The other day I was googling, for reasons not relevant here, the phrase "Fear eats the soul." Among other results, I found an anonymously-authored article (from New Internationalist Magazine) which examined fears about refugees, fears which seem to plague many in the West:
Fear one: Numbers. There are too many refugees trying to come into our countries. It’s a crisis. We are being invaded.
Fear two: Resources. Refugees fill our hospitals, classrooms, take our jobs, use our social welfare systems. What will be left for us?
Fear three: Crime. We don’t know who these people are. Many have entered without documents. They might be criminals – or, worse, terrorists.
Fear four: Disbelief. Many claiming asylum may not be real refugees. How do we know we are not being duped?
Fear five: Culture. They are different from us. They don’t share our values or customs or language or religion. They will swamp our own culture.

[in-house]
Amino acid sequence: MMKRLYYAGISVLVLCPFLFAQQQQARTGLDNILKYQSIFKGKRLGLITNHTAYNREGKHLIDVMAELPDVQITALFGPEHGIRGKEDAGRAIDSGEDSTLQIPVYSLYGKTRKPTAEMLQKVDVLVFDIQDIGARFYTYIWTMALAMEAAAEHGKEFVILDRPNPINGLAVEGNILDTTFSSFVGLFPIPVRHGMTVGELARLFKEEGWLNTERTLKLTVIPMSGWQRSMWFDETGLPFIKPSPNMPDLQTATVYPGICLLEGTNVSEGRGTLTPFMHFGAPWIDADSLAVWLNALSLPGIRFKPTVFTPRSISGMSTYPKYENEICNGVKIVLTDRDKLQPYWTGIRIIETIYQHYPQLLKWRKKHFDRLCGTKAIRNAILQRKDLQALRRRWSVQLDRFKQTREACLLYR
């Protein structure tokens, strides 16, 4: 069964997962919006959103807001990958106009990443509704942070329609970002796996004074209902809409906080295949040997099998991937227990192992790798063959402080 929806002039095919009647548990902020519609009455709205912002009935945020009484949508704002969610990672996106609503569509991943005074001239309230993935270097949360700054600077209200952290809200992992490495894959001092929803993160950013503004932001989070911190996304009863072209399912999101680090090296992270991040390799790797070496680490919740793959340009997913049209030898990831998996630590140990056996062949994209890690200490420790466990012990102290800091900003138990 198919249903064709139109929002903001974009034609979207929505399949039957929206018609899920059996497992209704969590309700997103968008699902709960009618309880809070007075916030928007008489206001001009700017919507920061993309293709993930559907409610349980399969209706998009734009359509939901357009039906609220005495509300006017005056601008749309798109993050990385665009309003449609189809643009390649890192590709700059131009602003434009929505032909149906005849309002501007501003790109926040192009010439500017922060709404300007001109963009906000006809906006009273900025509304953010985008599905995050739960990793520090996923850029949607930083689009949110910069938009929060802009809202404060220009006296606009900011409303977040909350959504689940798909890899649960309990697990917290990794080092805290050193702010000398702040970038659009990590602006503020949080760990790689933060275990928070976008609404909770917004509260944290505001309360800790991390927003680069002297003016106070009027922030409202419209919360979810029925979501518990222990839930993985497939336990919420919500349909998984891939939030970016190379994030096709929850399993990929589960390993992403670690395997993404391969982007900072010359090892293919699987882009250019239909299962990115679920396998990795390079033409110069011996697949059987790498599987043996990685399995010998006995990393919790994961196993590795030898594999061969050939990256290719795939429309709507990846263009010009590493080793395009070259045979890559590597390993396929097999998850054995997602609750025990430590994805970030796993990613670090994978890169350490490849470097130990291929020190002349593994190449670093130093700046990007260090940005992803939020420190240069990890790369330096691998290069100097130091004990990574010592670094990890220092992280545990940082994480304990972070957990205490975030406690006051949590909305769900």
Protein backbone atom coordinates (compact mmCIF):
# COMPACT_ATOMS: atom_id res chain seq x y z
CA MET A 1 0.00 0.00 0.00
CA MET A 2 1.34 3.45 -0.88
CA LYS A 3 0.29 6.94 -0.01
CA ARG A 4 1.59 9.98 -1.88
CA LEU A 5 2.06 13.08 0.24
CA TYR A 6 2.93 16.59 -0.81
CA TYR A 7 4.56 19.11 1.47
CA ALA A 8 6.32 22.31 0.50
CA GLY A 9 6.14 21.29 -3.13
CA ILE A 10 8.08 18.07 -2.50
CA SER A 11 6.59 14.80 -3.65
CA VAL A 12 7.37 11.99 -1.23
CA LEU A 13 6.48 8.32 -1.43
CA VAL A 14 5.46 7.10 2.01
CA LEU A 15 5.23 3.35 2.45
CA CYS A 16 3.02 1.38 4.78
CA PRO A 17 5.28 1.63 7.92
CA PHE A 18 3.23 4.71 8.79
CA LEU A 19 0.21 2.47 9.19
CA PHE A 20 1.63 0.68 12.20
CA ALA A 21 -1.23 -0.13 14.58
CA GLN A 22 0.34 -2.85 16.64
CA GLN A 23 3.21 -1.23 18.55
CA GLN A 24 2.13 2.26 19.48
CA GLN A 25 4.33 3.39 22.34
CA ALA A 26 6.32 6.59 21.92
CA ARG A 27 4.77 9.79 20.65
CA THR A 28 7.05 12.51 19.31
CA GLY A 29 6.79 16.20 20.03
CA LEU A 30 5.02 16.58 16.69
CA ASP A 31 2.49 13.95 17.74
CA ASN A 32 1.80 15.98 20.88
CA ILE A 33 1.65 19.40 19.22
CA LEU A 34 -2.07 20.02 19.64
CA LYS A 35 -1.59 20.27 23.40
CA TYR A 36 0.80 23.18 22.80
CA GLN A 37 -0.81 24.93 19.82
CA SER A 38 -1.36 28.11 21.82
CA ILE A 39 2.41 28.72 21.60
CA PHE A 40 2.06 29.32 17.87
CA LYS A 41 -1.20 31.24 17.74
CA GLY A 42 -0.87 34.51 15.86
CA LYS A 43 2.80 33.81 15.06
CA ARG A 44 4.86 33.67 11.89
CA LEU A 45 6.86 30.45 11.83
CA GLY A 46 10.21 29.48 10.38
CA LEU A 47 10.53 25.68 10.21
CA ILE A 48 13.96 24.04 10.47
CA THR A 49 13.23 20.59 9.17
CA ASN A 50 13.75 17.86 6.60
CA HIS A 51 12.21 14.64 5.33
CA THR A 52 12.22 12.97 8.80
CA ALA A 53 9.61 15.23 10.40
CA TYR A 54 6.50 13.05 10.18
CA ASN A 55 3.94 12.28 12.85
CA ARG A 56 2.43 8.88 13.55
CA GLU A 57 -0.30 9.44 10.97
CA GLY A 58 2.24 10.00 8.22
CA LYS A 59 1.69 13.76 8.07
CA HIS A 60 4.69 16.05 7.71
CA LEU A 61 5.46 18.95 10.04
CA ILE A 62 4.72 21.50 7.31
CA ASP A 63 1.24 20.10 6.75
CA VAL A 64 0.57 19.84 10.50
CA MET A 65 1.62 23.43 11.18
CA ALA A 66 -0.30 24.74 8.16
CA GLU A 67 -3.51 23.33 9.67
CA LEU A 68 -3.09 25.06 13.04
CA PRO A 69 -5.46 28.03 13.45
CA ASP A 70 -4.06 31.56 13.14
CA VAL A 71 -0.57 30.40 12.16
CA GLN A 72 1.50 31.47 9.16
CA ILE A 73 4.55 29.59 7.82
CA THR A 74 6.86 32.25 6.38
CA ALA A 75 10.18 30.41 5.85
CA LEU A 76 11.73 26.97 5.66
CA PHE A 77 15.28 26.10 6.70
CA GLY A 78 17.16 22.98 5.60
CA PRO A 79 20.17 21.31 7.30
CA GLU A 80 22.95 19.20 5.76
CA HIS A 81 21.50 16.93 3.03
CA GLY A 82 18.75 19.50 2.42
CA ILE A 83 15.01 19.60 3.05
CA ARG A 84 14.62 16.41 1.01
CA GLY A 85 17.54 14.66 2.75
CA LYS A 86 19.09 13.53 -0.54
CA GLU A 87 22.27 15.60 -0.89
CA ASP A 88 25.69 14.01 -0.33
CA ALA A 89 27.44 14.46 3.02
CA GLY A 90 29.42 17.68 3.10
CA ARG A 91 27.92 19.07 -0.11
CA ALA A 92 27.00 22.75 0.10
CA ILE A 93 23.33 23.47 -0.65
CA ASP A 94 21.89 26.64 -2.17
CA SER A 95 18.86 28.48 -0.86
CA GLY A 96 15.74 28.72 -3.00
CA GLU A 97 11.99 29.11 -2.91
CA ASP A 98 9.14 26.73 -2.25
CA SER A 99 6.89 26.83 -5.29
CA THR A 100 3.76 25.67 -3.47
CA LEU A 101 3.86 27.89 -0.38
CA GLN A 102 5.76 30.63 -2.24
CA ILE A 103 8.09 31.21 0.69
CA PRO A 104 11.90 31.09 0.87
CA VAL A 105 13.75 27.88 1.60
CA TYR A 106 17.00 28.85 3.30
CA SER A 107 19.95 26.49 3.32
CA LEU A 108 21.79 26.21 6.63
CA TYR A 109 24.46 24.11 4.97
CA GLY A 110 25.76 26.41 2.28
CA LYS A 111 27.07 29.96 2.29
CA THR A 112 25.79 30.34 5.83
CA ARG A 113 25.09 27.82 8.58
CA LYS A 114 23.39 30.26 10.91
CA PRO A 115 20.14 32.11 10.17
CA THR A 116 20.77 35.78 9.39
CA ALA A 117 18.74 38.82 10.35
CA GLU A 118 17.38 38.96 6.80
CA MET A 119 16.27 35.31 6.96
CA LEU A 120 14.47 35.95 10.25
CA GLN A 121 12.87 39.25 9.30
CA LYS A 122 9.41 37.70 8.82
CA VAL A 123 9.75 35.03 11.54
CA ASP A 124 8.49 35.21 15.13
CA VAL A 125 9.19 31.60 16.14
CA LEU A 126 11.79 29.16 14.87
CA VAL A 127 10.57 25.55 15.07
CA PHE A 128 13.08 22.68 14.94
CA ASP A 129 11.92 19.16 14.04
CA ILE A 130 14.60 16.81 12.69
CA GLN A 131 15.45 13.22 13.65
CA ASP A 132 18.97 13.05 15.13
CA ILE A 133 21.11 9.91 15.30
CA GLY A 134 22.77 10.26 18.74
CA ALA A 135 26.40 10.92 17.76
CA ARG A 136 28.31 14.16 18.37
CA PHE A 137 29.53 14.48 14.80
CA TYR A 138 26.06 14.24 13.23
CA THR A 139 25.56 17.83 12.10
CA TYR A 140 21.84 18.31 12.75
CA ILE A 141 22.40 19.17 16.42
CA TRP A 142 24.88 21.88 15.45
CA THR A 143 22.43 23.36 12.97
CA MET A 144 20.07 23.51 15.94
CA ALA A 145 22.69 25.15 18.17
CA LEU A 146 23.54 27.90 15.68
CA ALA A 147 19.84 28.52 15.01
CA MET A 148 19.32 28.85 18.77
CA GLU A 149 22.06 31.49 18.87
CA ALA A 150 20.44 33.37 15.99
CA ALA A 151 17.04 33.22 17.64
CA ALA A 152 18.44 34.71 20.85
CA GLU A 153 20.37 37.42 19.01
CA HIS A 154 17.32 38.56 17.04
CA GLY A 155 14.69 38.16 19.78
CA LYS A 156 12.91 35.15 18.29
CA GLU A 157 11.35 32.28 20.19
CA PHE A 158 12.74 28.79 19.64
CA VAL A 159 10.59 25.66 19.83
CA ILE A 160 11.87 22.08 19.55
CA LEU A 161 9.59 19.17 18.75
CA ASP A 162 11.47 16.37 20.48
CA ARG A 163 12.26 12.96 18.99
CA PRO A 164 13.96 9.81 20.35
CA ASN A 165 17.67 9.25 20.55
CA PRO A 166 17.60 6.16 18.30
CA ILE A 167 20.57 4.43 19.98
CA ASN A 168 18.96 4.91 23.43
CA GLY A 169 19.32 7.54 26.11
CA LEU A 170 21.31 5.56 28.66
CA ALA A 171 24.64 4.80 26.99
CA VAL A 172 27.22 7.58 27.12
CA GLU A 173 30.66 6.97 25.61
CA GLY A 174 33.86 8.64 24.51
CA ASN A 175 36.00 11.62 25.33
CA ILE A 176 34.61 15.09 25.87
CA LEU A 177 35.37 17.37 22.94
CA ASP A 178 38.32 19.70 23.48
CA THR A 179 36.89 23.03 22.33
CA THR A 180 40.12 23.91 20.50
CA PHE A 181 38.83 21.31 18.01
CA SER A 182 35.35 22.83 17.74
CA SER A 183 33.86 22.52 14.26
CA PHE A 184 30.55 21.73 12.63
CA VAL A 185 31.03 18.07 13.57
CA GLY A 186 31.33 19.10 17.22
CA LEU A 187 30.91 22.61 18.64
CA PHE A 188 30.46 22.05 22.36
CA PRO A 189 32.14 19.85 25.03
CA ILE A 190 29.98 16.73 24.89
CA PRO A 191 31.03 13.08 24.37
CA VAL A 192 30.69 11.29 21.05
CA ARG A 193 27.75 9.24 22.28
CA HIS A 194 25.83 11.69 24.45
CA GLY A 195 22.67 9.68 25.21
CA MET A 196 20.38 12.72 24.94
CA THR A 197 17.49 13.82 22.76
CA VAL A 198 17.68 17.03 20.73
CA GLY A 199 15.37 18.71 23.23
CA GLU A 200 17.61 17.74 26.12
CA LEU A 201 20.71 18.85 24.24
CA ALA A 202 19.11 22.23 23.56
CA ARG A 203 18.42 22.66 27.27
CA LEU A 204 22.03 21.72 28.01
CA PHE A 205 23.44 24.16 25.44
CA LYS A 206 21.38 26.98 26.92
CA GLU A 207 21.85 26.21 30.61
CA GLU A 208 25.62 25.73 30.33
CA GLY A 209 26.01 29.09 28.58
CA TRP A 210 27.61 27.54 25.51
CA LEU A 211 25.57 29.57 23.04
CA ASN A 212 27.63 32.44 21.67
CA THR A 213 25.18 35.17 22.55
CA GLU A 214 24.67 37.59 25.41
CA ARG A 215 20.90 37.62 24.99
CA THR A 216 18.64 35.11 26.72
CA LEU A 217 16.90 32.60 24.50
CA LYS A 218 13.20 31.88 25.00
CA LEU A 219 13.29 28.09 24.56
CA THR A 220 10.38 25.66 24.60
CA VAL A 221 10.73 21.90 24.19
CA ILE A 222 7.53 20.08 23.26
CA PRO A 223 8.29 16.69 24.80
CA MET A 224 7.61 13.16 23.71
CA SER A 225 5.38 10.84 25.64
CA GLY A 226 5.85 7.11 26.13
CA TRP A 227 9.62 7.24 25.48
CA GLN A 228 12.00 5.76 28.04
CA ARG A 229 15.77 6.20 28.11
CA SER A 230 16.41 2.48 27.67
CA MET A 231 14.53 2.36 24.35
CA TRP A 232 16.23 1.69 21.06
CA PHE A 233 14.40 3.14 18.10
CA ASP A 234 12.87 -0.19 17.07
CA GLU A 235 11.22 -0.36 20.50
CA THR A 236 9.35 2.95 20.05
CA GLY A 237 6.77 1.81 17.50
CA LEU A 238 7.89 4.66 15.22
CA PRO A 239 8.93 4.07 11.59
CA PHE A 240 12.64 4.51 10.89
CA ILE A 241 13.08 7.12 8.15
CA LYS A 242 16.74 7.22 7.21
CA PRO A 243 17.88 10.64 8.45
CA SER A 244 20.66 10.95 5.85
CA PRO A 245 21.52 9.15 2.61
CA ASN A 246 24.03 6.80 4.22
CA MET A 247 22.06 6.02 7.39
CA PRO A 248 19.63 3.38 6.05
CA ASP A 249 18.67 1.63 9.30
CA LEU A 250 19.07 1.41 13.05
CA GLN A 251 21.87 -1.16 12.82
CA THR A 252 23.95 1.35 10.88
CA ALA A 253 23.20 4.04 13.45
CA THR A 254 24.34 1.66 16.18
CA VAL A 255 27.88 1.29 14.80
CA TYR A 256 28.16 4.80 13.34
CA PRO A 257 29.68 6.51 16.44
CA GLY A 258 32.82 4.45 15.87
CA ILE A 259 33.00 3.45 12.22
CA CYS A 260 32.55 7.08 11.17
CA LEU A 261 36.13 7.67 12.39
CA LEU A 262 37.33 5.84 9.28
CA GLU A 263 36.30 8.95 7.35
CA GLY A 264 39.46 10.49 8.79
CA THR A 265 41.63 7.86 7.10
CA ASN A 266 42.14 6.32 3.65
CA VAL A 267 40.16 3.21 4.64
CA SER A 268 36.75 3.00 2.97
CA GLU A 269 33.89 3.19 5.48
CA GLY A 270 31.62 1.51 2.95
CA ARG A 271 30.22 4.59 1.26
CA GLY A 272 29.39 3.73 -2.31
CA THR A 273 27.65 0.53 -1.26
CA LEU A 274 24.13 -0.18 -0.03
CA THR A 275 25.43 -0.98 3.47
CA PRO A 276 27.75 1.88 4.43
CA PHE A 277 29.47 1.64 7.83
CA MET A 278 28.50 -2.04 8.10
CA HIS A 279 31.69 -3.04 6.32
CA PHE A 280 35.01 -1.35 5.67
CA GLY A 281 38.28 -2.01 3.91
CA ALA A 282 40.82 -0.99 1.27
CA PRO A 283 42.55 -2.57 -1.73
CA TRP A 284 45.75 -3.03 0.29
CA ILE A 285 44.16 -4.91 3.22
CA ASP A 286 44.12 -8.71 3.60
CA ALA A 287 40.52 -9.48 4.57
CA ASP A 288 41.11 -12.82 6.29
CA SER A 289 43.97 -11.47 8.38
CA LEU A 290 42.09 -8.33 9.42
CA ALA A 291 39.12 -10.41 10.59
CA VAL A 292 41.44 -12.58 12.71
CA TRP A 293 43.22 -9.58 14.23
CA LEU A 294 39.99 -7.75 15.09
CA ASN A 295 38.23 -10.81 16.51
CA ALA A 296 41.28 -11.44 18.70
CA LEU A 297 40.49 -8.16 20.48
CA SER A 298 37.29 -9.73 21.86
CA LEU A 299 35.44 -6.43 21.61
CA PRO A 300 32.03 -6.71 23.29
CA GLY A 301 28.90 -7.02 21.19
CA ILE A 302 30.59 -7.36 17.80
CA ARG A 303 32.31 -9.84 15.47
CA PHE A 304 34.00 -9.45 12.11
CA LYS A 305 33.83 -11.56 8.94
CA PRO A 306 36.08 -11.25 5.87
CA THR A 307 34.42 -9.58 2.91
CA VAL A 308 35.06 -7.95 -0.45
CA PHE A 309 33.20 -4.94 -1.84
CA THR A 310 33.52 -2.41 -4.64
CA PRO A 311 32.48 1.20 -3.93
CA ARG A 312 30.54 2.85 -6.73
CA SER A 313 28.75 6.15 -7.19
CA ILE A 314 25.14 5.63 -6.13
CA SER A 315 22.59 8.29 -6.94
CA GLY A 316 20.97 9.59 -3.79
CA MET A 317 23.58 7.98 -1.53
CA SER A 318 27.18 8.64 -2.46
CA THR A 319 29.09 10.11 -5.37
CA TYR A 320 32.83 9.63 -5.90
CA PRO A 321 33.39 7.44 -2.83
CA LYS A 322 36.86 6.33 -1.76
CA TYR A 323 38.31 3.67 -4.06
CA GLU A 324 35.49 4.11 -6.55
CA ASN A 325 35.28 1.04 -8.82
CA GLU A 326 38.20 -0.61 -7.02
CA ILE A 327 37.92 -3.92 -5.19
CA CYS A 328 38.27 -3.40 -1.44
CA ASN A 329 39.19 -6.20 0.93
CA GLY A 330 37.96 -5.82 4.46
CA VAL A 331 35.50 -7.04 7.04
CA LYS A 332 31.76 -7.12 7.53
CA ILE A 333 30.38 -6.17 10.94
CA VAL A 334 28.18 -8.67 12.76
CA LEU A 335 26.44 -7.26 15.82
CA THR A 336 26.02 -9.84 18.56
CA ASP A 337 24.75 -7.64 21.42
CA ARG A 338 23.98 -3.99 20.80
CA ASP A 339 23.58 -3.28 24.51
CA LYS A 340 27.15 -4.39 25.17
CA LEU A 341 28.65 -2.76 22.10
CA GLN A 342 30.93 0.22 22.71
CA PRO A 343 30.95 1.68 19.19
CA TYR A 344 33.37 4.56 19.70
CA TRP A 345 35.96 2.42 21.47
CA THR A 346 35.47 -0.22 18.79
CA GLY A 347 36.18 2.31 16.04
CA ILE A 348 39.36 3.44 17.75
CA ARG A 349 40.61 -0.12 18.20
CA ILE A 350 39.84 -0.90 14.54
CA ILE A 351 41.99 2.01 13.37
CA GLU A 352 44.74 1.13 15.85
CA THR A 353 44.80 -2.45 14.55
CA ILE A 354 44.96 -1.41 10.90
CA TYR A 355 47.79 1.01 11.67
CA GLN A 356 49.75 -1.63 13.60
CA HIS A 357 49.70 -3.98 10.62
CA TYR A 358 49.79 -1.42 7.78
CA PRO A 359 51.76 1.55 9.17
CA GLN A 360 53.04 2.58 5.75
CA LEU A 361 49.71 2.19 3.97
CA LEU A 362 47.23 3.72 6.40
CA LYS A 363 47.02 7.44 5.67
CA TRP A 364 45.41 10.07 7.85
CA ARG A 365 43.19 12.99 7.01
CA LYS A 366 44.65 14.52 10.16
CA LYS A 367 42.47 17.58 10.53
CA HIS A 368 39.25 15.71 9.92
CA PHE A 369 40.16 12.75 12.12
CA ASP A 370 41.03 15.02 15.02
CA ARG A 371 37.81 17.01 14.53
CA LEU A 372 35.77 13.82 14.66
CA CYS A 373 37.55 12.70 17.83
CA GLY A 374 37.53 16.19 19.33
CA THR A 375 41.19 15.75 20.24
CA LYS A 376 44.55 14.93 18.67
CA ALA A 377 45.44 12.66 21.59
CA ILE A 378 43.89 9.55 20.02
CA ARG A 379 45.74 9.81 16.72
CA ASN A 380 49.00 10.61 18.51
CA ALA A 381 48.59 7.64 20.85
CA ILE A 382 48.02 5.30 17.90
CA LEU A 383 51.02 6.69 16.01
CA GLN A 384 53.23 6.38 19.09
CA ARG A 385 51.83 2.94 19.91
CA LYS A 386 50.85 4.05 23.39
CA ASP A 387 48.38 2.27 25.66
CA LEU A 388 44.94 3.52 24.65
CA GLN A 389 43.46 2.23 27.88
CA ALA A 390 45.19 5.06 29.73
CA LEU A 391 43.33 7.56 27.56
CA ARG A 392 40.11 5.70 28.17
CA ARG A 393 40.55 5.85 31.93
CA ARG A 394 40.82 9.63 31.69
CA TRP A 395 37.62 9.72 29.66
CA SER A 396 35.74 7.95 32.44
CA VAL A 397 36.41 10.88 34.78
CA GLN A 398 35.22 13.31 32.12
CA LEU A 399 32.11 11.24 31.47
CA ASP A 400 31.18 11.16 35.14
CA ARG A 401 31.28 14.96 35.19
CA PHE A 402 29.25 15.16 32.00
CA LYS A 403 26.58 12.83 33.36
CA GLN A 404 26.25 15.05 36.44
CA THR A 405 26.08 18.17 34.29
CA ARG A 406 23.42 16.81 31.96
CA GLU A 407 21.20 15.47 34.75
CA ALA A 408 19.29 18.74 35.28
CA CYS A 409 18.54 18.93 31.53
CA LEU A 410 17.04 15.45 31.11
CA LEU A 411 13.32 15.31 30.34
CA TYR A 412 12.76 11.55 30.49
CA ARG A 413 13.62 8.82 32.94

These fears can be heard all over the rich world these days, on the streets, in bars, across kitchen tables or while watching the news. They are fed by mass media warnings of a ‘tidal wave of bogus asylum seekers’ or of ‘illegal aliens who may be terrorists’. The phrases are picked up and echoed by politicians.
The unknown author of the article goes on to explore and to debunk those fears; you can follow the link below to read the article for yourself and decide if the debunking was successful.
The one thing you should note, however, is that the article was published in October 2002: almost fifteen years ago, and even before America's criminal invasion of Iraq destabilized the Middle East and thus set the stage for the current refugee crisis. In other words, the plight of refugees has long been exploited for political gain by politicians too ignorant to understand the issue, too cynical to care, or both.